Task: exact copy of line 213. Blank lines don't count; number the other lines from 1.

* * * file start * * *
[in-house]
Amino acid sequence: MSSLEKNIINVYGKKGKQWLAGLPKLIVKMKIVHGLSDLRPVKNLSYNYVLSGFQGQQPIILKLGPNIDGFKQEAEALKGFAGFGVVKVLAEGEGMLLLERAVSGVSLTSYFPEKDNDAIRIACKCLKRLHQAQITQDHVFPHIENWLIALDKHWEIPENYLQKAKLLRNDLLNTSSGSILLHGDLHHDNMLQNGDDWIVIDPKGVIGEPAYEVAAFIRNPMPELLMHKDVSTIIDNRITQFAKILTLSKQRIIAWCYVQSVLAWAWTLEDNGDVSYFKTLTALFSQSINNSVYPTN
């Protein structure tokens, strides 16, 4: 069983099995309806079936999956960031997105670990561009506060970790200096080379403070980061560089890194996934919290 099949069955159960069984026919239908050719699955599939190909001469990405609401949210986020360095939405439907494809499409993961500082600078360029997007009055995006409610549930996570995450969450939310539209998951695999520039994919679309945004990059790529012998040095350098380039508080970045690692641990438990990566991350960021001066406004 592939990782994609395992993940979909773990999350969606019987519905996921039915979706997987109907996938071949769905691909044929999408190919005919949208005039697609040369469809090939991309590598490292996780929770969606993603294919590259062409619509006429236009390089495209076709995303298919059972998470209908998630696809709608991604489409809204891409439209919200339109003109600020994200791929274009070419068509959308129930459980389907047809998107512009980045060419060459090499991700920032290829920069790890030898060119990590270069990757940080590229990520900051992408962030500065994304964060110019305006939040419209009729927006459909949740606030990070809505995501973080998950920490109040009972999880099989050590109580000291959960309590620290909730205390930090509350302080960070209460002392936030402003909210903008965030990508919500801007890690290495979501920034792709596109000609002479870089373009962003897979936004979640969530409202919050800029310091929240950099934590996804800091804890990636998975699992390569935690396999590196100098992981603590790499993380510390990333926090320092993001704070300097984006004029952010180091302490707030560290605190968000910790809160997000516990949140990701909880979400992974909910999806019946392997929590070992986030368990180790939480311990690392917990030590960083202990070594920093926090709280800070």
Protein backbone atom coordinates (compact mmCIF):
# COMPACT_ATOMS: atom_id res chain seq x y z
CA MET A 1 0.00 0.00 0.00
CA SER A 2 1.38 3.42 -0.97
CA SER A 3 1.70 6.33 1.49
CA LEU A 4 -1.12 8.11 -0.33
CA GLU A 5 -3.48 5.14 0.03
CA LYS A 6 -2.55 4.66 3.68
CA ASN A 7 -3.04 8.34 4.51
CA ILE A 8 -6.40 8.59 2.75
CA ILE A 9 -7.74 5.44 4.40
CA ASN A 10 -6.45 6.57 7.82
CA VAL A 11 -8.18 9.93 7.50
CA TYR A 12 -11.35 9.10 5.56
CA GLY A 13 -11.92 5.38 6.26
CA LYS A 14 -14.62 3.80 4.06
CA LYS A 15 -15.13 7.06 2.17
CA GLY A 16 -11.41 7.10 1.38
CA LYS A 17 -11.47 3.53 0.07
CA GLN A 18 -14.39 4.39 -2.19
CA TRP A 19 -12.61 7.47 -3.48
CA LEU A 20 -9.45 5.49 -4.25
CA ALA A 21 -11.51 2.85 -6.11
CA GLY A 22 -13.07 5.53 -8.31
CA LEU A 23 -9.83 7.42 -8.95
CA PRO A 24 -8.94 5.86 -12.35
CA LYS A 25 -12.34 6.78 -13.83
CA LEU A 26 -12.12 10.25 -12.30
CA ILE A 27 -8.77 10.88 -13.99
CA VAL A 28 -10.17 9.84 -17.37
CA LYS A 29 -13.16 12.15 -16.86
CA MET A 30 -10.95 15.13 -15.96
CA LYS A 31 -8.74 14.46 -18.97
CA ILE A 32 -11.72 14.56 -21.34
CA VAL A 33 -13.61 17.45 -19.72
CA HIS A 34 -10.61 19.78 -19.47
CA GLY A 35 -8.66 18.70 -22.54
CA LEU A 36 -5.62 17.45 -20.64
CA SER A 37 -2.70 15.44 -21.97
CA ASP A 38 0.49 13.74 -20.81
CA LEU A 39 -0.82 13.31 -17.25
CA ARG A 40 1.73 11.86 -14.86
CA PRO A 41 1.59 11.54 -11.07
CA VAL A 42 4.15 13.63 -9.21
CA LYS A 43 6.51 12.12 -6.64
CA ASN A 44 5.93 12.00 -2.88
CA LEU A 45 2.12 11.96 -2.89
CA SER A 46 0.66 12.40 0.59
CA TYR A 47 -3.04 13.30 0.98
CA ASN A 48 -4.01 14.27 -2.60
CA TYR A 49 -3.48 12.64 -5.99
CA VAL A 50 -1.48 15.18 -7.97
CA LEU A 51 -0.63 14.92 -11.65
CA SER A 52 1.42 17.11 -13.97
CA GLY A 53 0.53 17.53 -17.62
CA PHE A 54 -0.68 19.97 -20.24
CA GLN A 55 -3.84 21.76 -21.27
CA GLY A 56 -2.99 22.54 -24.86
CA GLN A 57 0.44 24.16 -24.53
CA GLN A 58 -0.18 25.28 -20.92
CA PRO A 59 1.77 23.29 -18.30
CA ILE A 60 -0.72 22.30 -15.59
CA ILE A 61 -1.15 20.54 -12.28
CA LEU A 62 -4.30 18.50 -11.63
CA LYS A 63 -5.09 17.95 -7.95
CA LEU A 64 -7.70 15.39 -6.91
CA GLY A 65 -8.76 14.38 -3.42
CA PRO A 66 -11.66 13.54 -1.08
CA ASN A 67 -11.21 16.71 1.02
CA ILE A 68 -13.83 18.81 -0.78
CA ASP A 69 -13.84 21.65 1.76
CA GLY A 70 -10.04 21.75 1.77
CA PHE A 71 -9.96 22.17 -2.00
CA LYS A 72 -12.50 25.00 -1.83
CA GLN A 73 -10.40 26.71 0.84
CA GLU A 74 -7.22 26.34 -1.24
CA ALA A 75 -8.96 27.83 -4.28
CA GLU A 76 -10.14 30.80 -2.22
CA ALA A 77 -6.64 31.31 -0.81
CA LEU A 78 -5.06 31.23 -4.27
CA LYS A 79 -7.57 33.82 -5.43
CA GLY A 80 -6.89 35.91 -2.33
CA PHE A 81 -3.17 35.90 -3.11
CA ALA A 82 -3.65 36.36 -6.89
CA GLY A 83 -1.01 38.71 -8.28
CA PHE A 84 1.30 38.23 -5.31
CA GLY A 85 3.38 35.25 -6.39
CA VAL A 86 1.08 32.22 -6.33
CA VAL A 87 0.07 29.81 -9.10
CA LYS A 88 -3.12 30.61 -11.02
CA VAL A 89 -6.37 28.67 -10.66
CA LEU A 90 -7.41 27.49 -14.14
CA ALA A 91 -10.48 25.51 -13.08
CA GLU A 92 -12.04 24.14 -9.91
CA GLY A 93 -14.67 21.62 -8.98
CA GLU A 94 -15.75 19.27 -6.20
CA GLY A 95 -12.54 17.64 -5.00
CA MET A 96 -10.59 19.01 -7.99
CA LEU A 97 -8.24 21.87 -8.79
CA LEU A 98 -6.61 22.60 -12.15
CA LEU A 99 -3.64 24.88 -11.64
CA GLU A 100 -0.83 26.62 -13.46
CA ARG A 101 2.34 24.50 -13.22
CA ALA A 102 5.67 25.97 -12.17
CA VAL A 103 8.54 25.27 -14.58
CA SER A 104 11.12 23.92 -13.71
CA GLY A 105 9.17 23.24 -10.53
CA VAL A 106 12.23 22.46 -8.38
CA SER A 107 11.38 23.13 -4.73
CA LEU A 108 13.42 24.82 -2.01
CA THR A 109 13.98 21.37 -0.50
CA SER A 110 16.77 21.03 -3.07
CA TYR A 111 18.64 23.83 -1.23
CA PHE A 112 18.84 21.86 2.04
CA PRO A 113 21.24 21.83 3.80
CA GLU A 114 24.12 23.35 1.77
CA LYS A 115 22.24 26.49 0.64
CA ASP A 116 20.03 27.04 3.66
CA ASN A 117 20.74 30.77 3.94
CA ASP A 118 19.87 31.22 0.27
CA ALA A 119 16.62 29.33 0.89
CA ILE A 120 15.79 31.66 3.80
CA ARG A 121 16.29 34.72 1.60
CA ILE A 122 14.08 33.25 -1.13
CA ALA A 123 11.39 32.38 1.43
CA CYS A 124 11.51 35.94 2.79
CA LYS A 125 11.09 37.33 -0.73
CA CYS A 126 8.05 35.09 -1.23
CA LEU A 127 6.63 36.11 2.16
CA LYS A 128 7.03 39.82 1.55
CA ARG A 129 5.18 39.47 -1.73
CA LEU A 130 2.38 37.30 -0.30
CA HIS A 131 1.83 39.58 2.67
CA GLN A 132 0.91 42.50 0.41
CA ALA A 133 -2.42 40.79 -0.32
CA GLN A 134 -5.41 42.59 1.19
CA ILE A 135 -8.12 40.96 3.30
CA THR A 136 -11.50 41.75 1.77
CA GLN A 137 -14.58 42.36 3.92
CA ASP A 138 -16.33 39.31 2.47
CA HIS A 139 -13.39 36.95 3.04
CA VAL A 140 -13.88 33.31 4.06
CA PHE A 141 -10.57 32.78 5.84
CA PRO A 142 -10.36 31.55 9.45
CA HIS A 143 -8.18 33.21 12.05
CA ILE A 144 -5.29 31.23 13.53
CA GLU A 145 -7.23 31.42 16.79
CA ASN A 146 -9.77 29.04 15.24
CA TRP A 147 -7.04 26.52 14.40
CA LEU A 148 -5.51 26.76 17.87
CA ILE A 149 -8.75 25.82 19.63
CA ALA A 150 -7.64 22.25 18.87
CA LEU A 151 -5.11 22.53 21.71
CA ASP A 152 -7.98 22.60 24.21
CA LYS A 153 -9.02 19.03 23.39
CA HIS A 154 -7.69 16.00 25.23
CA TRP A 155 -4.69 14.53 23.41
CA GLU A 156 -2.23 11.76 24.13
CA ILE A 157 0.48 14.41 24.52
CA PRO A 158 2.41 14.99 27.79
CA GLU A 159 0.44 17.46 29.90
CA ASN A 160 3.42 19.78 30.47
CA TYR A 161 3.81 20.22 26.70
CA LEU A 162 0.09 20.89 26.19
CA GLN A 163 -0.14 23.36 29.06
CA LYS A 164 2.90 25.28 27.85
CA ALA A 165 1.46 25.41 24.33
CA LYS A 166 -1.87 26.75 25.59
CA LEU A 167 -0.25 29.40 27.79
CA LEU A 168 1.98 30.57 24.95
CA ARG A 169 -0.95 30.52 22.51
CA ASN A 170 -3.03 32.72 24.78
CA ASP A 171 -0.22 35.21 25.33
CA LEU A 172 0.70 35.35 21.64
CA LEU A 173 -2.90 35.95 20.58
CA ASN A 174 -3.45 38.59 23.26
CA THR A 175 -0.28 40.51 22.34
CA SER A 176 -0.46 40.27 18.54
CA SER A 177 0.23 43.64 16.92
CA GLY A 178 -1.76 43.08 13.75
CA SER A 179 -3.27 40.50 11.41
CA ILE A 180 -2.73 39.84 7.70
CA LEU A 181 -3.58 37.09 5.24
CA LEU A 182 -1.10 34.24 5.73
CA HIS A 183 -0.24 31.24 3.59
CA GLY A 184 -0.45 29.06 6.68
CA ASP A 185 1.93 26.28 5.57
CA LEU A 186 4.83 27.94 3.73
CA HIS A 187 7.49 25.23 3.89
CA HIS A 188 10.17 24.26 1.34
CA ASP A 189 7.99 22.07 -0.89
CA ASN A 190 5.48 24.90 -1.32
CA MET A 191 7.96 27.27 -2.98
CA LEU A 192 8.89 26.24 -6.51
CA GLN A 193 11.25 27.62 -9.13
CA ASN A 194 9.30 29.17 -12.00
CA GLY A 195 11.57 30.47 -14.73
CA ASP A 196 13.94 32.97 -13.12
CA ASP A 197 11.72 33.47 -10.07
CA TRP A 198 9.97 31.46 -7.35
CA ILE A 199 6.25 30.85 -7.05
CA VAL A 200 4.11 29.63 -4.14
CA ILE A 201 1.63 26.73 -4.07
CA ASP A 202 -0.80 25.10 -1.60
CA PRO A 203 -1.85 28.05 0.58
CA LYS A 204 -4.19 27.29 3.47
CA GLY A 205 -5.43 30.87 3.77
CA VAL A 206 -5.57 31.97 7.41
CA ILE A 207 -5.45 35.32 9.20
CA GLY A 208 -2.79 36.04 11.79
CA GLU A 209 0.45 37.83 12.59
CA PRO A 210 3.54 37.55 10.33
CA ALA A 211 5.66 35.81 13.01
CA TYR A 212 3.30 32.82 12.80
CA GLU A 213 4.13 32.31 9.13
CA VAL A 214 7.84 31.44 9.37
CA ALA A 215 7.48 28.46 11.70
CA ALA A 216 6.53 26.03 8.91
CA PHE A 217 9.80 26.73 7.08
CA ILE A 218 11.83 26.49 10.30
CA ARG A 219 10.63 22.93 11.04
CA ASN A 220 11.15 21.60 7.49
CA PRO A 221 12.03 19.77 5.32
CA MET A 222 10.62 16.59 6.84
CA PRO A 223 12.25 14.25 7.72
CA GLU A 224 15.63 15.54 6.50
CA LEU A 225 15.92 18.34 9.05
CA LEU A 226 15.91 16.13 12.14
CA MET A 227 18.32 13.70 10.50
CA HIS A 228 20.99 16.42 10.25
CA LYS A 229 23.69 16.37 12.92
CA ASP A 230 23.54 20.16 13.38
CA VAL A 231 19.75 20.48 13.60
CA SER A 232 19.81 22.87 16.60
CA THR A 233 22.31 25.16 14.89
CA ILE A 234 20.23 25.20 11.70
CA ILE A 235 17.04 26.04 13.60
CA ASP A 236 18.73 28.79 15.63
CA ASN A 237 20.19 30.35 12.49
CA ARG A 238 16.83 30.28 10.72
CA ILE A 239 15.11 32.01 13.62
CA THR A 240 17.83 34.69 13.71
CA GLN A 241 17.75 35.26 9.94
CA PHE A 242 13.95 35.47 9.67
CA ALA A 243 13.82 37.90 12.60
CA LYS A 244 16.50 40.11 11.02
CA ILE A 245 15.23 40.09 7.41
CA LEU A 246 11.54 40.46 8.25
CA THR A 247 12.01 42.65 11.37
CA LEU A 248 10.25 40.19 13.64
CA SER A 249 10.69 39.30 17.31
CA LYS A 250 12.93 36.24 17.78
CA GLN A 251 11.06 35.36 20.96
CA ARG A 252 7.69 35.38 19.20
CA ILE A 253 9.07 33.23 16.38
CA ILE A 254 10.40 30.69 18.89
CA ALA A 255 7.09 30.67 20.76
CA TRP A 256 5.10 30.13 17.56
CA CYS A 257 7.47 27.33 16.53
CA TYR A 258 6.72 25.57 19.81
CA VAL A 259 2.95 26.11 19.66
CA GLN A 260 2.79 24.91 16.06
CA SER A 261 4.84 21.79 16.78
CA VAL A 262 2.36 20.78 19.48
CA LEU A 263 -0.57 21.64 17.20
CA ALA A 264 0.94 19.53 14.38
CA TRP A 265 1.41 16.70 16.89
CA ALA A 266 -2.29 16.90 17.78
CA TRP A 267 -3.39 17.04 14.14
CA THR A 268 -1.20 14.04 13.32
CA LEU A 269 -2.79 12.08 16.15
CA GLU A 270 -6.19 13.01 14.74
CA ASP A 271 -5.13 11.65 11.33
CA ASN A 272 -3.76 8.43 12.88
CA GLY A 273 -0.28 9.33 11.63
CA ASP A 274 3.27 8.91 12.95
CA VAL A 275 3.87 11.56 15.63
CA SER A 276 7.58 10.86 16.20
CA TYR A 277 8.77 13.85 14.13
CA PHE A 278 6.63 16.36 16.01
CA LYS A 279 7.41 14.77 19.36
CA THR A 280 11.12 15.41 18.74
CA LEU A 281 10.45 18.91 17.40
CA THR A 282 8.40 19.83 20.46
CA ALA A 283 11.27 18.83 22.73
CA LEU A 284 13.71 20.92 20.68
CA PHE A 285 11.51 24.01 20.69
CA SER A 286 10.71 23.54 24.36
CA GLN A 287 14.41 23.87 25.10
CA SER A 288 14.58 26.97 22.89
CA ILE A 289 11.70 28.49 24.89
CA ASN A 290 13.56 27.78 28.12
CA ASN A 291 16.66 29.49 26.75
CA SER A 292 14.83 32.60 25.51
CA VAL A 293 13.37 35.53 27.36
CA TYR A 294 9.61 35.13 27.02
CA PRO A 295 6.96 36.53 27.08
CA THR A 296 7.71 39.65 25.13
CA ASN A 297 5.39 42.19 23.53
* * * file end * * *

CA GLY A 208 -2.79 36.04 11.79